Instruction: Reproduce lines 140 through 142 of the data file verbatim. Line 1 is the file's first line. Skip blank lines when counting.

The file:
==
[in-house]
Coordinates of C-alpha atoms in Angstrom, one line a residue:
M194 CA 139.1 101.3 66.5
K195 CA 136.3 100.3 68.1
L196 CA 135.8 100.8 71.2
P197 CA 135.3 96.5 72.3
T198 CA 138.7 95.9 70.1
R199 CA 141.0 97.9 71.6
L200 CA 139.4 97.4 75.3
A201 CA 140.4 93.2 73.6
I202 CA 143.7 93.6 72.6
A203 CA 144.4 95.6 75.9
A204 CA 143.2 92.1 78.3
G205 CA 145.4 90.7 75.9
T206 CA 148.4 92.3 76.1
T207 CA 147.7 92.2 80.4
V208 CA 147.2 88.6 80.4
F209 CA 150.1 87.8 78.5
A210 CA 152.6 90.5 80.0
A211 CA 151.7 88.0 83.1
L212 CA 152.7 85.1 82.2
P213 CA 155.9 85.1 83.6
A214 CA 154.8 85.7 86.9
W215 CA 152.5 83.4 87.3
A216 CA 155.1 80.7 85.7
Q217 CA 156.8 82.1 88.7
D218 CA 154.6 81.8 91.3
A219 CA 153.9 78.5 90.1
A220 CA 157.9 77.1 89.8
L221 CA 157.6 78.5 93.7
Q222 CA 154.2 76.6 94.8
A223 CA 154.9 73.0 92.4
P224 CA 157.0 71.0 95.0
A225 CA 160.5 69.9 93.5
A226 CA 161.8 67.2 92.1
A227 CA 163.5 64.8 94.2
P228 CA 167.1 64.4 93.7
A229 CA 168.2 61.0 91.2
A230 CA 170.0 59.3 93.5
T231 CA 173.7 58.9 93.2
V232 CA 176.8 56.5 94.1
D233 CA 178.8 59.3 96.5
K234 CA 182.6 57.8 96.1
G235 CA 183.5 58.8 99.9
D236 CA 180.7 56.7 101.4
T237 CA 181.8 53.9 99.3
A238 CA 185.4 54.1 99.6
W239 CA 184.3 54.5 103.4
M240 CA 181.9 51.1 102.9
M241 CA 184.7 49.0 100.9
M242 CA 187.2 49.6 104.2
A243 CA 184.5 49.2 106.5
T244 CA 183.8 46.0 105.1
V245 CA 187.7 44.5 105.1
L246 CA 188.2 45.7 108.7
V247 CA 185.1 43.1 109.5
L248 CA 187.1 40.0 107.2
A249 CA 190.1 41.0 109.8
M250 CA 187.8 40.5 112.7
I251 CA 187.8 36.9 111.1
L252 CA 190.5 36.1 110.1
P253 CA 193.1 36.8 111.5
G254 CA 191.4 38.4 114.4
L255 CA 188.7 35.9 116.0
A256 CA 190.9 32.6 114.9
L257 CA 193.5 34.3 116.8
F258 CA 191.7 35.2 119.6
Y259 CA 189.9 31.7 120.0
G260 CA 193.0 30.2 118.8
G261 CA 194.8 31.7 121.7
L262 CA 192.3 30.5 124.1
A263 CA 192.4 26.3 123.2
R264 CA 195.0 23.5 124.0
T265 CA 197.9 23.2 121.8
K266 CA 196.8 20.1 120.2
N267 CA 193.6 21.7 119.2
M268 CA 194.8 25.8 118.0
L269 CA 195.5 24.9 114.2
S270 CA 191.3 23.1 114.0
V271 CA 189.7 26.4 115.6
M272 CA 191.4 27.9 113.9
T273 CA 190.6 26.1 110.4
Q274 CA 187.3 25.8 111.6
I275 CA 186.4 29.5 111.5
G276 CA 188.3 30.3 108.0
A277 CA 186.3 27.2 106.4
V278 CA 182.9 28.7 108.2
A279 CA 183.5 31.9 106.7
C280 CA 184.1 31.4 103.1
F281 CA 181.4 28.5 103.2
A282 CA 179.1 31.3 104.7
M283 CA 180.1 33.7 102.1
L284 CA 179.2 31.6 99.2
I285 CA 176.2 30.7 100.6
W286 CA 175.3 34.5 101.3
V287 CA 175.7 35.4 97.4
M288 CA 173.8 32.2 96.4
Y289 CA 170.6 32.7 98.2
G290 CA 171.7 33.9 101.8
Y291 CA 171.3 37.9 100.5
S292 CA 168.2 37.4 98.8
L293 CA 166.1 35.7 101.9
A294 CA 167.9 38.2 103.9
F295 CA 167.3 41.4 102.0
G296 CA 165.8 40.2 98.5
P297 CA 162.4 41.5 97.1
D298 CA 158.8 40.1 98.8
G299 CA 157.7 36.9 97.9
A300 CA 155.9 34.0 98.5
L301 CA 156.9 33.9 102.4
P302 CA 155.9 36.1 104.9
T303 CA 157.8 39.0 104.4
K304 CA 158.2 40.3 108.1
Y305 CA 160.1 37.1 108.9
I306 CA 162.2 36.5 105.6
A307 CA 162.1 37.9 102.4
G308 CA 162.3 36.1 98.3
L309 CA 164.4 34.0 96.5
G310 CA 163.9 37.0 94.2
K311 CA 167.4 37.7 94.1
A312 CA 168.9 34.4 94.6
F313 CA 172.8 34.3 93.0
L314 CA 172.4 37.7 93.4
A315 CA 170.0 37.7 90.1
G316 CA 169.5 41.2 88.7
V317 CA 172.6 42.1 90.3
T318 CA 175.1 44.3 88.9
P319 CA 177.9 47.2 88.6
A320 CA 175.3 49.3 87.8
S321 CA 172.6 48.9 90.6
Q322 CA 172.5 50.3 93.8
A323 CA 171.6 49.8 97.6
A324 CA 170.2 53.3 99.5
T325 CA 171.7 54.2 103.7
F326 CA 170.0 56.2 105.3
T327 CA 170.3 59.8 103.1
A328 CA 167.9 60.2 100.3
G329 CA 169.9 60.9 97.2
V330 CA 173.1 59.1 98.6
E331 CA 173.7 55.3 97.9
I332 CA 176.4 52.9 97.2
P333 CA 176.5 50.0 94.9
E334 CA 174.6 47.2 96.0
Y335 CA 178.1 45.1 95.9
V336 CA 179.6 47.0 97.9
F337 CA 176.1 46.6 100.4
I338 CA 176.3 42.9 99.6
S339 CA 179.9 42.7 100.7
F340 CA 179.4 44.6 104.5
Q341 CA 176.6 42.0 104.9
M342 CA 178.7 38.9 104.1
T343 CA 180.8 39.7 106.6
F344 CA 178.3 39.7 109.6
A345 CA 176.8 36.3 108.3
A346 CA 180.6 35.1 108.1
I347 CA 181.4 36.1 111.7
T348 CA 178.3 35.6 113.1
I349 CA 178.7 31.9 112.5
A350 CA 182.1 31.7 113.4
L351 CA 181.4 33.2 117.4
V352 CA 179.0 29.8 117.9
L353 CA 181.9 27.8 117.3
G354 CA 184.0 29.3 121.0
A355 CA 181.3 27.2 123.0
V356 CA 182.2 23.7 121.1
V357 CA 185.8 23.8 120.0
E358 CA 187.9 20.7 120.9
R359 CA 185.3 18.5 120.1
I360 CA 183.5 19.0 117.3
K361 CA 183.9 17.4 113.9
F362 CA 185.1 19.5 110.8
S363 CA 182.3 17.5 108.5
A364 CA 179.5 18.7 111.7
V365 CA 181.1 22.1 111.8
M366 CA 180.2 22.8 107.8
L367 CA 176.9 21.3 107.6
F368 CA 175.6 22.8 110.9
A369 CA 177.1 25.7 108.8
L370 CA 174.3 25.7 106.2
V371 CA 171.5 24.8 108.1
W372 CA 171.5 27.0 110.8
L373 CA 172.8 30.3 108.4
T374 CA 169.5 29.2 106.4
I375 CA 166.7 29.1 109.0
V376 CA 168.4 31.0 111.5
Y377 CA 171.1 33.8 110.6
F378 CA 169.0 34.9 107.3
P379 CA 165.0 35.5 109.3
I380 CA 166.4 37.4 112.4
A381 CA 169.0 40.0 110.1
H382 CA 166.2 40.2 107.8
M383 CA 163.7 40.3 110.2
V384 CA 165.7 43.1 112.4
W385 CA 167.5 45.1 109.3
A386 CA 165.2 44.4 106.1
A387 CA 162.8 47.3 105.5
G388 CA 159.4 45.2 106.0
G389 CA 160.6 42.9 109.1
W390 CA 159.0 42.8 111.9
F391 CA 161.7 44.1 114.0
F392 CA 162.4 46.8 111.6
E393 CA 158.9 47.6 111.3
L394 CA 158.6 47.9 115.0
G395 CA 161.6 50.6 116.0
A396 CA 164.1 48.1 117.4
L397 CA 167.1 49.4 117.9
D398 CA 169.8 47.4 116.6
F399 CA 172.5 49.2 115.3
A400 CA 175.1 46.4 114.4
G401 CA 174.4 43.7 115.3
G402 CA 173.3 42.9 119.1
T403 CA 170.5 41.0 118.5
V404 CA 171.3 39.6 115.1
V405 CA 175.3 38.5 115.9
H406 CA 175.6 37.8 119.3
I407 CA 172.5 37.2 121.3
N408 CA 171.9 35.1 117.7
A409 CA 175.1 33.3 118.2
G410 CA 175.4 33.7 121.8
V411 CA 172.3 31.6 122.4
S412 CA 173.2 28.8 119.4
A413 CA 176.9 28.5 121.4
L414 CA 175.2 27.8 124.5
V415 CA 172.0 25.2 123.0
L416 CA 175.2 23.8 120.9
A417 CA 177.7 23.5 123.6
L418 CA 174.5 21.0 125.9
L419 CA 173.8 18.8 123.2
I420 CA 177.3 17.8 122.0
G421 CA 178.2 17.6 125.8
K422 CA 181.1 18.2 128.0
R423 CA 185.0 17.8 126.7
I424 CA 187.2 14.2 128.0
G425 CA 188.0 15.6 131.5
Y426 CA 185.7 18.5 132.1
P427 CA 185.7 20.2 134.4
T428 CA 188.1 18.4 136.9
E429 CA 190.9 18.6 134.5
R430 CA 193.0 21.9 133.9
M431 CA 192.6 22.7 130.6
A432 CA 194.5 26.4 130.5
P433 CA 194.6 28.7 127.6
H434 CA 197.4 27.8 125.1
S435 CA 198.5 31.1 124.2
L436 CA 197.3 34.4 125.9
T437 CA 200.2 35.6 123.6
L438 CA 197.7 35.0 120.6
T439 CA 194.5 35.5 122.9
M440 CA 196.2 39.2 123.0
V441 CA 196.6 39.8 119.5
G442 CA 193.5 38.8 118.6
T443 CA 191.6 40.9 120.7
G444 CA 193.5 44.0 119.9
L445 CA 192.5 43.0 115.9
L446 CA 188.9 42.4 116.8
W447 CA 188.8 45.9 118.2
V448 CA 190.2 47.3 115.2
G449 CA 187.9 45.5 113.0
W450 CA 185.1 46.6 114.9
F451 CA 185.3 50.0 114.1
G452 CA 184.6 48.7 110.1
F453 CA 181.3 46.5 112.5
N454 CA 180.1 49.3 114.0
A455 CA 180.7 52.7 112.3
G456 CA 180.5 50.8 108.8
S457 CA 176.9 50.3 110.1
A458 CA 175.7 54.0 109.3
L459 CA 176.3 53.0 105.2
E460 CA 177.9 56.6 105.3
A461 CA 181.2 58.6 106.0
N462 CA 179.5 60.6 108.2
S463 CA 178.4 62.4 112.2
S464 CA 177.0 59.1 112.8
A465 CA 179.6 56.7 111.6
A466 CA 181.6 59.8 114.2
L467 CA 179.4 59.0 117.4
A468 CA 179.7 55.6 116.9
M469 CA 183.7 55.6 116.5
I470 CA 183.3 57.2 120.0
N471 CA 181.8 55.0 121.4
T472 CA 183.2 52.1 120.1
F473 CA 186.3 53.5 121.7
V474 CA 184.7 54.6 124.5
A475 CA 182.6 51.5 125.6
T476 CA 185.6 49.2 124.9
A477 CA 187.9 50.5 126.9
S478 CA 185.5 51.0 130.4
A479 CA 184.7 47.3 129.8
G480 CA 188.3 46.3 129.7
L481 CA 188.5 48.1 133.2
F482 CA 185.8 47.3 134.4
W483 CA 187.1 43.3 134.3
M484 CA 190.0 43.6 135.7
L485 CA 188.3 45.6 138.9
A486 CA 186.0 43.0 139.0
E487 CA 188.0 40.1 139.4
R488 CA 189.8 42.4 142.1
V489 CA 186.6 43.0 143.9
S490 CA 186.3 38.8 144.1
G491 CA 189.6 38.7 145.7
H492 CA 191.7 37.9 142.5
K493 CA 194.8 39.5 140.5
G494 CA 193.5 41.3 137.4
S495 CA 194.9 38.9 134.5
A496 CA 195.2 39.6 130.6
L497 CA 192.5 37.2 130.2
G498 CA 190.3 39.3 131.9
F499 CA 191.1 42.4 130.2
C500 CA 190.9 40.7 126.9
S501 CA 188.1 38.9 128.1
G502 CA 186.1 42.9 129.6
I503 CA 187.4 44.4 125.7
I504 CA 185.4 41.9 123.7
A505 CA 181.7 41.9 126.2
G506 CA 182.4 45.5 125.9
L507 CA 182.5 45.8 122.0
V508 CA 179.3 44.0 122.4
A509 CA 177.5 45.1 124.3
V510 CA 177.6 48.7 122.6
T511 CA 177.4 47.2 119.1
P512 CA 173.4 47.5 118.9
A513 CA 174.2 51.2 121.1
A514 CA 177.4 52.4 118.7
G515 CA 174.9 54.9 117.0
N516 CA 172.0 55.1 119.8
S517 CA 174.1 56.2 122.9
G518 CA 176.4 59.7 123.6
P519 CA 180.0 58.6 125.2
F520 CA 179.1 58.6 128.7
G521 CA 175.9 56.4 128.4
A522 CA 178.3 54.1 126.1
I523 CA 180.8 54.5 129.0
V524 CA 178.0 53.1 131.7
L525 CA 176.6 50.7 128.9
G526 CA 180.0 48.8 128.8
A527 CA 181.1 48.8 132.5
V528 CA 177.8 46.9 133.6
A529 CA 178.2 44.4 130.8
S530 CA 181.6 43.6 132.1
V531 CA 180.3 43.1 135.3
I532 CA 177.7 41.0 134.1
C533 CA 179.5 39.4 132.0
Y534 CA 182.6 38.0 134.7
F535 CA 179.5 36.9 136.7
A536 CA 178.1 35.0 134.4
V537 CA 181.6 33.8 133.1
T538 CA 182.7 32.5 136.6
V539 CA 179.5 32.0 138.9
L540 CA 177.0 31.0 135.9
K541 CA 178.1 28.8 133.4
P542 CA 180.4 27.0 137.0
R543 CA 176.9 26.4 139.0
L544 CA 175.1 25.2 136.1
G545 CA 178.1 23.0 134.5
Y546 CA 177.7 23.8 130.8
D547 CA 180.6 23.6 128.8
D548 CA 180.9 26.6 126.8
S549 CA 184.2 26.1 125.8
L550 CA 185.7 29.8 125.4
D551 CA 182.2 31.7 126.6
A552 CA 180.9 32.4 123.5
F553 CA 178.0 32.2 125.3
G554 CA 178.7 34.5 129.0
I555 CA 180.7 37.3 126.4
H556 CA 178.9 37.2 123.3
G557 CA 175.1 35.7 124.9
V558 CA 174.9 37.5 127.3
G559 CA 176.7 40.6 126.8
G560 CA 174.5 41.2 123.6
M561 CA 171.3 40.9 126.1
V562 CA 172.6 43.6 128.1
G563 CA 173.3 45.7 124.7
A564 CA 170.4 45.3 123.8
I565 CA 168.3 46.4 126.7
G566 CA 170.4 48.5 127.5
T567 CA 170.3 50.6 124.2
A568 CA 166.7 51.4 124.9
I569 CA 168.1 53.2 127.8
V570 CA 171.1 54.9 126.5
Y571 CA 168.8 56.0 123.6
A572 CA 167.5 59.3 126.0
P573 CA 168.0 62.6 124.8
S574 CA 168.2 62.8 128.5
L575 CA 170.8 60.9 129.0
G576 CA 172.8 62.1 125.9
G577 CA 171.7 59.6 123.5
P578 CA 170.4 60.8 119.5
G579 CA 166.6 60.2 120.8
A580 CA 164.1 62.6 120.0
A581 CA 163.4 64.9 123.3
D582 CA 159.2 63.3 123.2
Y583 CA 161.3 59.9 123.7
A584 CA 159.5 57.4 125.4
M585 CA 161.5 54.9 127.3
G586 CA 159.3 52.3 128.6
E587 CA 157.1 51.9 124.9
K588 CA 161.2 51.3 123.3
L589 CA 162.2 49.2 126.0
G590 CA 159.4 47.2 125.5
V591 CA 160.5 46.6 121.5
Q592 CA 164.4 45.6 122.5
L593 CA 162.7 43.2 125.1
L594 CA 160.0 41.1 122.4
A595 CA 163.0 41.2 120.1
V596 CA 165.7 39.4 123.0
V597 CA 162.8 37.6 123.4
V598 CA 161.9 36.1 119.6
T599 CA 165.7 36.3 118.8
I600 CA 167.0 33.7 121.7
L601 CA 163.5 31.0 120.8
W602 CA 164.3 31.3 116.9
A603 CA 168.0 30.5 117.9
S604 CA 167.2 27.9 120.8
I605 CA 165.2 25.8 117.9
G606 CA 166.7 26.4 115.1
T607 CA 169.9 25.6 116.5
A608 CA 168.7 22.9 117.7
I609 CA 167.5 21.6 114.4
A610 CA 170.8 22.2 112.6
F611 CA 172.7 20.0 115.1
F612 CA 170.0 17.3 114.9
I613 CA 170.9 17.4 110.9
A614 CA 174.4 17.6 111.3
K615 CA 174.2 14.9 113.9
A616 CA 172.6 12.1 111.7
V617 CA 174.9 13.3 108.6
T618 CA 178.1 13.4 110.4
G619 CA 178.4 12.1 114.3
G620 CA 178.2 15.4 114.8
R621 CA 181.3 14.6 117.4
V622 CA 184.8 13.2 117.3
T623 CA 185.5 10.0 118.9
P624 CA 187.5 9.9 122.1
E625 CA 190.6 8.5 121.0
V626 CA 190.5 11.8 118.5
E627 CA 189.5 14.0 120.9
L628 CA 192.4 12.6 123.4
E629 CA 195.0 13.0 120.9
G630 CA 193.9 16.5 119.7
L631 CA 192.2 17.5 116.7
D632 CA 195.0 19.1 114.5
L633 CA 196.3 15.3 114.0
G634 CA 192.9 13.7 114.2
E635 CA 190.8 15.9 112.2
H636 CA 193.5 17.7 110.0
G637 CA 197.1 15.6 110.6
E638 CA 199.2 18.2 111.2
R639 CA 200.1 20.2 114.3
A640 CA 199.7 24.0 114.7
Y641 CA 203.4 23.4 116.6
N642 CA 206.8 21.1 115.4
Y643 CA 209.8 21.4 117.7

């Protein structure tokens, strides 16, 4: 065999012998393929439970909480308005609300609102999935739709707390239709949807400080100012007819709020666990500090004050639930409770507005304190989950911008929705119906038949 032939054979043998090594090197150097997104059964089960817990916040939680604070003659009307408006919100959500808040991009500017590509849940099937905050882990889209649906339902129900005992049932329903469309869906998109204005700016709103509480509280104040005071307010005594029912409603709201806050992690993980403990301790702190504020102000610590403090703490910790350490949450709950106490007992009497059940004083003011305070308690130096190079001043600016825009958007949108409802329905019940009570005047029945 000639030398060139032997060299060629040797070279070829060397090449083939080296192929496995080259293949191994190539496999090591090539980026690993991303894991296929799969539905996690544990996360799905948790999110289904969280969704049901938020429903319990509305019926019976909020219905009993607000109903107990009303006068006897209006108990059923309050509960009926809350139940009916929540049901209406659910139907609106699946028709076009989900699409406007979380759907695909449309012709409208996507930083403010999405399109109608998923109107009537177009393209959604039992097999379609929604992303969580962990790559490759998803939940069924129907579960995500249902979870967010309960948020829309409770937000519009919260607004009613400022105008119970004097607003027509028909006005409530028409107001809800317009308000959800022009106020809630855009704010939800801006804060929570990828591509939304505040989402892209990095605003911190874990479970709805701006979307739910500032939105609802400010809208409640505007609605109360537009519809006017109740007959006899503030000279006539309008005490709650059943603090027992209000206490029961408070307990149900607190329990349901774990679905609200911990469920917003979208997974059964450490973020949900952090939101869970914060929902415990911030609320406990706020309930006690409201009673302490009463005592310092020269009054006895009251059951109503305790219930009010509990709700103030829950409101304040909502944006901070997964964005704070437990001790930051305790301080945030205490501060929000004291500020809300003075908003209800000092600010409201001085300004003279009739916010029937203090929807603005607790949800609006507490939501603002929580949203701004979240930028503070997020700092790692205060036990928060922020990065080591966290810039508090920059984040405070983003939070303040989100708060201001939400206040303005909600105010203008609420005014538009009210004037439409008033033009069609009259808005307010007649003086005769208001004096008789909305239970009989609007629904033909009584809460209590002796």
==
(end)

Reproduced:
E331 CA 173.7 55.3 97.9
I332 CA 176.4 52.9 97.2
P333 CA 176.5 50.0 94.9